I vote for the Quirky one. We use quirky to refer to kids at our school who have asperger’s. It says everything without saying too much….

  13. 13
    Megan April 14, 2010 at 7:38 pm #

    Excellent interview! I have an Aspie’s uncle and a few of his kids are on the spectrum so it’s fascinating to hear an insider’s view – particularly as my family members aren’t terribly good at articulating what they feel or what they need (cliche I know but it’s likely like trying to explain what salt tastes like or blue looks like).

  14. 14
    Melanie April 14, 2010 at 8:25 pm #

    That interview was great! Thanks for sharing it. My 2.75 year old was just diagnosed with Autism. It wasn’t a shock, but it still wasn’t fun to hear. I enjoy all of your posts, but the Aspie ones help me so much. I really appreciate your willingness to blog about it.

    Dictionary/Underwear made me laugh the hardest. Planet Rigid and the Unbendable Rules of Doom could easily describe our house.

  15. 15
    jenn April 14, 2010 at 9:43 pm #

    I like Quirky is the new black, but Planet Rigid and the Unbendable Rules of Doom describes my house! (5 yr old we’re 99% sure is an Aspie.) Loved the interview too. You’re pretty.

  16. 16
    Heather April 14, 2010 at 10:09 pm #

    Everything is perfectly fine up until its not

    Perfect description of life around our house right now!

  17. 17
    Alice April 14, 2010 at 10:47 pm #

    I like the shortened “Planet Rigid”, though it’d be a shame to lose the unbendable rules of doom. I say go for length – it’s the internet, it’s not like you’ve got column inches to worry about.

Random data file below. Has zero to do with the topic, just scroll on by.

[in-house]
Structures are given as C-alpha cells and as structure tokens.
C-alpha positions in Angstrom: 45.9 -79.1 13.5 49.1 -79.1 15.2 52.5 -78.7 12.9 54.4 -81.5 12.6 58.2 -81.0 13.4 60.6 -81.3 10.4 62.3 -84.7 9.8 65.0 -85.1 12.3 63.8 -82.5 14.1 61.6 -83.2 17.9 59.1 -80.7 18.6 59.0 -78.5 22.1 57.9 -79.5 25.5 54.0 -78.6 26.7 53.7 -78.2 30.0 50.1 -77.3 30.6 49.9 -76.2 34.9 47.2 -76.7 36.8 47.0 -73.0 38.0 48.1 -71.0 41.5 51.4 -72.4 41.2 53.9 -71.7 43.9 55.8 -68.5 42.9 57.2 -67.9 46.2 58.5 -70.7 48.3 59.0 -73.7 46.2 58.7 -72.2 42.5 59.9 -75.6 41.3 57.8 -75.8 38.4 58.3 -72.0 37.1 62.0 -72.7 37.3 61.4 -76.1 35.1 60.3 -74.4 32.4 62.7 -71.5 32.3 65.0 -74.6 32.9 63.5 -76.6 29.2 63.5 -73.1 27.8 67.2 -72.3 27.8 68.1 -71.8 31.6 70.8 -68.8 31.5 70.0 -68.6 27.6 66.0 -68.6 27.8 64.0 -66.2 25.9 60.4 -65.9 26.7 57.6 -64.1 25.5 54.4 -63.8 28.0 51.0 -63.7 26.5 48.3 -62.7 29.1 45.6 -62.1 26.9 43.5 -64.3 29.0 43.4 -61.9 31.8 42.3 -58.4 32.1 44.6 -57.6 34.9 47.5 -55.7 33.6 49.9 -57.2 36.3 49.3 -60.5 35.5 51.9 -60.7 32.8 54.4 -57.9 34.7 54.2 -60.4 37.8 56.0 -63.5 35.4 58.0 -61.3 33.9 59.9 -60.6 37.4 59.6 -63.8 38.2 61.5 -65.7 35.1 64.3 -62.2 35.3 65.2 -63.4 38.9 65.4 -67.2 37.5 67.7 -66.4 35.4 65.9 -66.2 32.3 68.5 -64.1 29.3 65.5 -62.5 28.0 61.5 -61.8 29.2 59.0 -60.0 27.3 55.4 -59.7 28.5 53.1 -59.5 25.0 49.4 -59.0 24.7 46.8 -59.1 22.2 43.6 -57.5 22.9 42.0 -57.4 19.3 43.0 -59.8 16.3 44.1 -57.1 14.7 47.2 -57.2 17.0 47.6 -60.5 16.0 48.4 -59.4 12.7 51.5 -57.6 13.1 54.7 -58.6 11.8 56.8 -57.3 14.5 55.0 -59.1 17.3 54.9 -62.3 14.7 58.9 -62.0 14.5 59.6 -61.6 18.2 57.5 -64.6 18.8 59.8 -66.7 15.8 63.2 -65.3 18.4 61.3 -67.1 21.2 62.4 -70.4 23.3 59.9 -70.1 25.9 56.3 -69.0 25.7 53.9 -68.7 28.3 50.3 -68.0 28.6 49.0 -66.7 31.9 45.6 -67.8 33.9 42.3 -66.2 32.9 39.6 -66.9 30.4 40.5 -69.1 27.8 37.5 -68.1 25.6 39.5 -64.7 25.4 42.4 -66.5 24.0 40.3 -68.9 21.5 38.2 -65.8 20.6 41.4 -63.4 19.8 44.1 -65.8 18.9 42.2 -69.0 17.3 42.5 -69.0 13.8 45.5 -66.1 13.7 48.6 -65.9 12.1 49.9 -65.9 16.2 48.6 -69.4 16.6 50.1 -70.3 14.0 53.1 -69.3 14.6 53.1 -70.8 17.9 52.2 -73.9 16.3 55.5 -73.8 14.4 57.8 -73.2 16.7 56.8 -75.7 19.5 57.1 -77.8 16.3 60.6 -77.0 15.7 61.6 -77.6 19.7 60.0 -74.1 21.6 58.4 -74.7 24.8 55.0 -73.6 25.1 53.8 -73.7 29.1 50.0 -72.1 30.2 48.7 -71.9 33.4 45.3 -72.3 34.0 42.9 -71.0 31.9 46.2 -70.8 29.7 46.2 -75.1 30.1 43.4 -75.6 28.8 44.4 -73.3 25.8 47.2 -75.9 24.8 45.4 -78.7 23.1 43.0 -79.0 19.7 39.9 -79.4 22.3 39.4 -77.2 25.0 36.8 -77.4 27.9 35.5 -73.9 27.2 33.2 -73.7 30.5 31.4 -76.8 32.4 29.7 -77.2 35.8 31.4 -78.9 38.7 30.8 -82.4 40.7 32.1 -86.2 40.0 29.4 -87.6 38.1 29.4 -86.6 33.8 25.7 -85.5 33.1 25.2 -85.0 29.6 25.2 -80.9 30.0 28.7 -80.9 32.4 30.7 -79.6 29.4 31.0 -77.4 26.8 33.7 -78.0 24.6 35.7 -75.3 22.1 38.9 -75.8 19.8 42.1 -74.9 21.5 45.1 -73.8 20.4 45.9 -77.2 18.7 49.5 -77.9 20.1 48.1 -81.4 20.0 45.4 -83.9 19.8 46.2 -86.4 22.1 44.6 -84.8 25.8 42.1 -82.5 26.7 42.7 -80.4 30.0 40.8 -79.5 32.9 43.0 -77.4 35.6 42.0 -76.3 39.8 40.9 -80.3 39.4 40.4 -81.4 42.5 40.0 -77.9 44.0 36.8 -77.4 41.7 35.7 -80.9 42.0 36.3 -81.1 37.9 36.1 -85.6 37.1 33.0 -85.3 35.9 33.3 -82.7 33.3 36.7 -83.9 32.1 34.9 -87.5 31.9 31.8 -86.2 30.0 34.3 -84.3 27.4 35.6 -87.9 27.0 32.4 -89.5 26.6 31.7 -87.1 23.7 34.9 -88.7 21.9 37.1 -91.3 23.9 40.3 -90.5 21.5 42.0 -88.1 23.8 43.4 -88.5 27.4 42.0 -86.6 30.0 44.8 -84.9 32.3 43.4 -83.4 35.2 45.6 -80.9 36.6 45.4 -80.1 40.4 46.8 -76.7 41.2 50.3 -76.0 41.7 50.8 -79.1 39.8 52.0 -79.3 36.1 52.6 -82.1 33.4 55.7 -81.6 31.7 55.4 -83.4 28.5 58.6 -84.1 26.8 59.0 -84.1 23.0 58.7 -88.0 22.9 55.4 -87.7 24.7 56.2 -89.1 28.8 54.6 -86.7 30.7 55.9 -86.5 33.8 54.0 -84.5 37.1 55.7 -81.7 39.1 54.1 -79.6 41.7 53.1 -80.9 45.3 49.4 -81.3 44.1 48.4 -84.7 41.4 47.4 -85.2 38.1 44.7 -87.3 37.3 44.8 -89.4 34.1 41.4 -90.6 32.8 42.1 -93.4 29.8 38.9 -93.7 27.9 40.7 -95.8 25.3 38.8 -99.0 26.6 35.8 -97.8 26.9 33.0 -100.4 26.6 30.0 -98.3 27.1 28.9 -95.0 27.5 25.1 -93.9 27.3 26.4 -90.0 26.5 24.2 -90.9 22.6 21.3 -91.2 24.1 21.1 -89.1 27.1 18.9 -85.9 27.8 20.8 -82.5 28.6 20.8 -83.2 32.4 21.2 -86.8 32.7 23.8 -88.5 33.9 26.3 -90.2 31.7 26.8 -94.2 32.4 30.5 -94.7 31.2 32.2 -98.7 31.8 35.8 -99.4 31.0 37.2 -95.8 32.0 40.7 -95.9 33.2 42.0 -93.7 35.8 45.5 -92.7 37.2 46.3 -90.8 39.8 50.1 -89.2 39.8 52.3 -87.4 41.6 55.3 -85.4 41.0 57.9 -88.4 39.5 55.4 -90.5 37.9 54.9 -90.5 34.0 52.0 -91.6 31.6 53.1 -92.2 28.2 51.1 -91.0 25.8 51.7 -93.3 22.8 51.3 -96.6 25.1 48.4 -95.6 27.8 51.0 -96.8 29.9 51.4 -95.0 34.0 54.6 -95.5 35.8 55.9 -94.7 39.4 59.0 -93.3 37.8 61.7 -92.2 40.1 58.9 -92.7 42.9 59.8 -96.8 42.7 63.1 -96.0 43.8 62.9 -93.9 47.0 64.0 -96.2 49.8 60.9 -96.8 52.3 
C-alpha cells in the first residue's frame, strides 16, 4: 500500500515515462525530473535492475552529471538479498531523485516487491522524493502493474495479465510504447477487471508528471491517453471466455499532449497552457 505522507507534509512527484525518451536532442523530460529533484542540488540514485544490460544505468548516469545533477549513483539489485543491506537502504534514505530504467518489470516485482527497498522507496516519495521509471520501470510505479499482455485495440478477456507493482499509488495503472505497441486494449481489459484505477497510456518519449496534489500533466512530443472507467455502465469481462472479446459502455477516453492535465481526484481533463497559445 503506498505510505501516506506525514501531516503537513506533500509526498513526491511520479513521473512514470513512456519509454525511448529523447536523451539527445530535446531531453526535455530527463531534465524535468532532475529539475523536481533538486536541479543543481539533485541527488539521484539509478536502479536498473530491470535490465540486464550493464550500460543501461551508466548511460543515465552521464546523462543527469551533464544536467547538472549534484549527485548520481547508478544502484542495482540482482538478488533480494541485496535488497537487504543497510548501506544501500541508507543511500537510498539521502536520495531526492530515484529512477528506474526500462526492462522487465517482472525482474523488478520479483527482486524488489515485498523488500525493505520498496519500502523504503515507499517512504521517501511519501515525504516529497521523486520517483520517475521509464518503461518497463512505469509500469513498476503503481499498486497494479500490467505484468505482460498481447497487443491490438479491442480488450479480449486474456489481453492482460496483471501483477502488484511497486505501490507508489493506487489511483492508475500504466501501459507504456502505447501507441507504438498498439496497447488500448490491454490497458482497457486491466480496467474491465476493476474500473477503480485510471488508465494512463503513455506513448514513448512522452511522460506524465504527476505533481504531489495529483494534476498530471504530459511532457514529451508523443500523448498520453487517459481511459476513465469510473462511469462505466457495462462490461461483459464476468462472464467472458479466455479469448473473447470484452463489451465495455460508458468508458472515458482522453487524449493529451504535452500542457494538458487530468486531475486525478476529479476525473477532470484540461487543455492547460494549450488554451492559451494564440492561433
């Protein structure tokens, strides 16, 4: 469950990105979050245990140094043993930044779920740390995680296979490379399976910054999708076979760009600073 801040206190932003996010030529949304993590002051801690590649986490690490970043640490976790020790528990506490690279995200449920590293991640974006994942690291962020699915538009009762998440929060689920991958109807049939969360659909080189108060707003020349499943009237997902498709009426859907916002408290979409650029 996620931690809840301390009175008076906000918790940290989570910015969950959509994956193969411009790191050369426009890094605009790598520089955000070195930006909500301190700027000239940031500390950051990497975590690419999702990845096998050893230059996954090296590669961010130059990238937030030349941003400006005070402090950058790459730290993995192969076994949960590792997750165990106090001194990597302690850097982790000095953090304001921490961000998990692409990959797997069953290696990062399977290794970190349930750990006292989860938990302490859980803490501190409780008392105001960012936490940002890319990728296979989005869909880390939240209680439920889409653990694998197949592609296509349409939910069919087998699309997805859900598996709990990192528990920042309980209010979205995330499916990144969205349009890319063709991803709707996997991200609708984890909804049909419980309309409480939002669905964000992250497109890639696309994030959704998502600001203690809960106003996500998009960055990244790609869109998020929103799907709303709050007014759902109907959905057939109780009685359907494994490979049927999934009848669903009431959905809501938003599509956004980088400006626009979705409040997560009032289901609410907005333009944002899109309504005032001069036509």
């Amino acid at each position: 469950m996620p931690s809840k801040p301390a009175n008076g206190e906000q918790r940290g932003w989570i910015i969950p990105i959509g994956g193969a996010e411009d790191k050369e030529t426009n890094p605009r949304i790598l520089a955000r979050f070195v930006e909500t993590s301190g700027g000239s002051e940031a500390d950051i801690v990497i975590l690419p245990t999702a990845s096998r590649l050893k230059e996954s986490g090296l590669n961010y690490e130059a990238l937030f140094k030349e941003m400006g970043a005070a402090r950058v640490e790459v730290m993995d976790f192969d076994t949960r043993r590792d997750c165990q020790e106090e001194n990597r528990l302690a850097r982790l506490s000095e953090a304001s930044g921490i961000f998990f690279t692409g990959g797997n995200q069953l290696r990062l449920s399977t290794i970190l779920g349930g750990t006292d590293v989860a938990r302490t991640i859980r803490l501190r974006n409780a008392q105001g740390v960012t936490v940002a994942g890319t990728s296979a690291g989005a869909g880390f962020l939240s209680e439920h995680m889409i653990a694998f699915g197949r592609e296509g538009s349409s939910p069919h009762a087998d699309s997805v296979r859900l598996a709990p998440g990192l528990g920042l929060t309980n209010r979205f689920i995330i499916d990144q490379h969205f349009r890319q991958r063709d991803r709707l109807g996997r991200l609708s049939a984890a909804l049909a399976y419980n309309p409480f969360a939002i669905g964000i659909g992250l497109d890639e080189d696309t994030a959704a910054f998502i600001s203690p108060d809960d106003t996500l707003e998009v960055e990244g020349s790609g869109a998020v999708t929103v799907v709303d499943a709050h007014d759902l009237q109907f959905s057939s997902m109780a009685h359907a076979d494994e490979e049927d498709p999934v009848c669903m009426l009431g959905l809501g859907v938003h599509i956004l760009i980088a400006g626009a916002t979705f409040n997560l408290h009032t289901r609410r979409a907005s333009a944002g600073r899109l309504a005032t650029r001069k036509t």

And thanks for a great article – I didn’t want to register, but I wanted to say that I really appreciated it. As the sister to someone who has a lot of issues that parallel Aspie issues (but he hasn’t sought diagnosis, and I’m not going to armchair therapize him), it was great to hear from someone in her position.

  18. 18
    Brigitte April 15, 2010 at 7:28 am #

    My sister has never been officially diagnosed, but she has always fit the profile to a “T”, and she is married with a home and a career she loves (which a lot of us can’t say)!

  19. 19
    Diahn Ott April 15, 2010 at 8:06 am #

    Oh, Quirky is the New Black…

    My 10 year old son was diagnosed as “quirky,” by an educational psychologist (because he didn’t fit into any mold of known behavior). I believe he’s definitely somewhere on the spectrum…

    By the way – we homeschool, and it’s an excellent fit for my quirky boy AND his completely non-quirky brother…

  20. 20
    JennyM April 15, 2010 at 9:21 am #

    My Aspie cousin is graduating from high school this spring! He has grown into this tall, thoughtful fellow who looks great in a tuxedo, loves the outdoors, and sends me silly text messages during Tennessee football games. He still gets overwhelmed occasionally, but it’s clear to us all that he has a bright future nonetheless.

    I like “Planet Rigid …” myself — it has a nice ring to it. But “Quirky…” doesn’t seem as…. doom-laden?

  21. 21
    JennyM April 15, 2010 at 9:35 am #

    Also — that’s a terrific interview!

  22. 22
    bonuela April 15, 2010 at 1:38 pm #

    i like “officially quirky” from a while back. or riding the spectrum.

  23. 23
    Nancy R April 15, 2010 at 7:12 pm #

    Is ‘Quirky is as Quirky does’ too Forrest Gump?

    or

    Aspie’s FTW! (the acronym could apply to the positive or negative – HA!)

  24. 24
    tuney April 16, 2010 at 12:34 am #

    It’s “An Aspie-Load of Fun.” The interview rocked.

  25. 25
    Kim April 16, 2010 at 10:00 am #

    Great column. I never knew there were others like me out there. Wish I could find out where I could be tested. My doctor “doesn’t give referals”. I can’t even figure out what type of doctor to see, other than an “Autism Specialist” which is not a search heading on my insurance company’s (Blue Cross Blue Shield) website. If anyone can give me some suggestions in the Buffalo, NY area, I’d appreciate it!
    Kim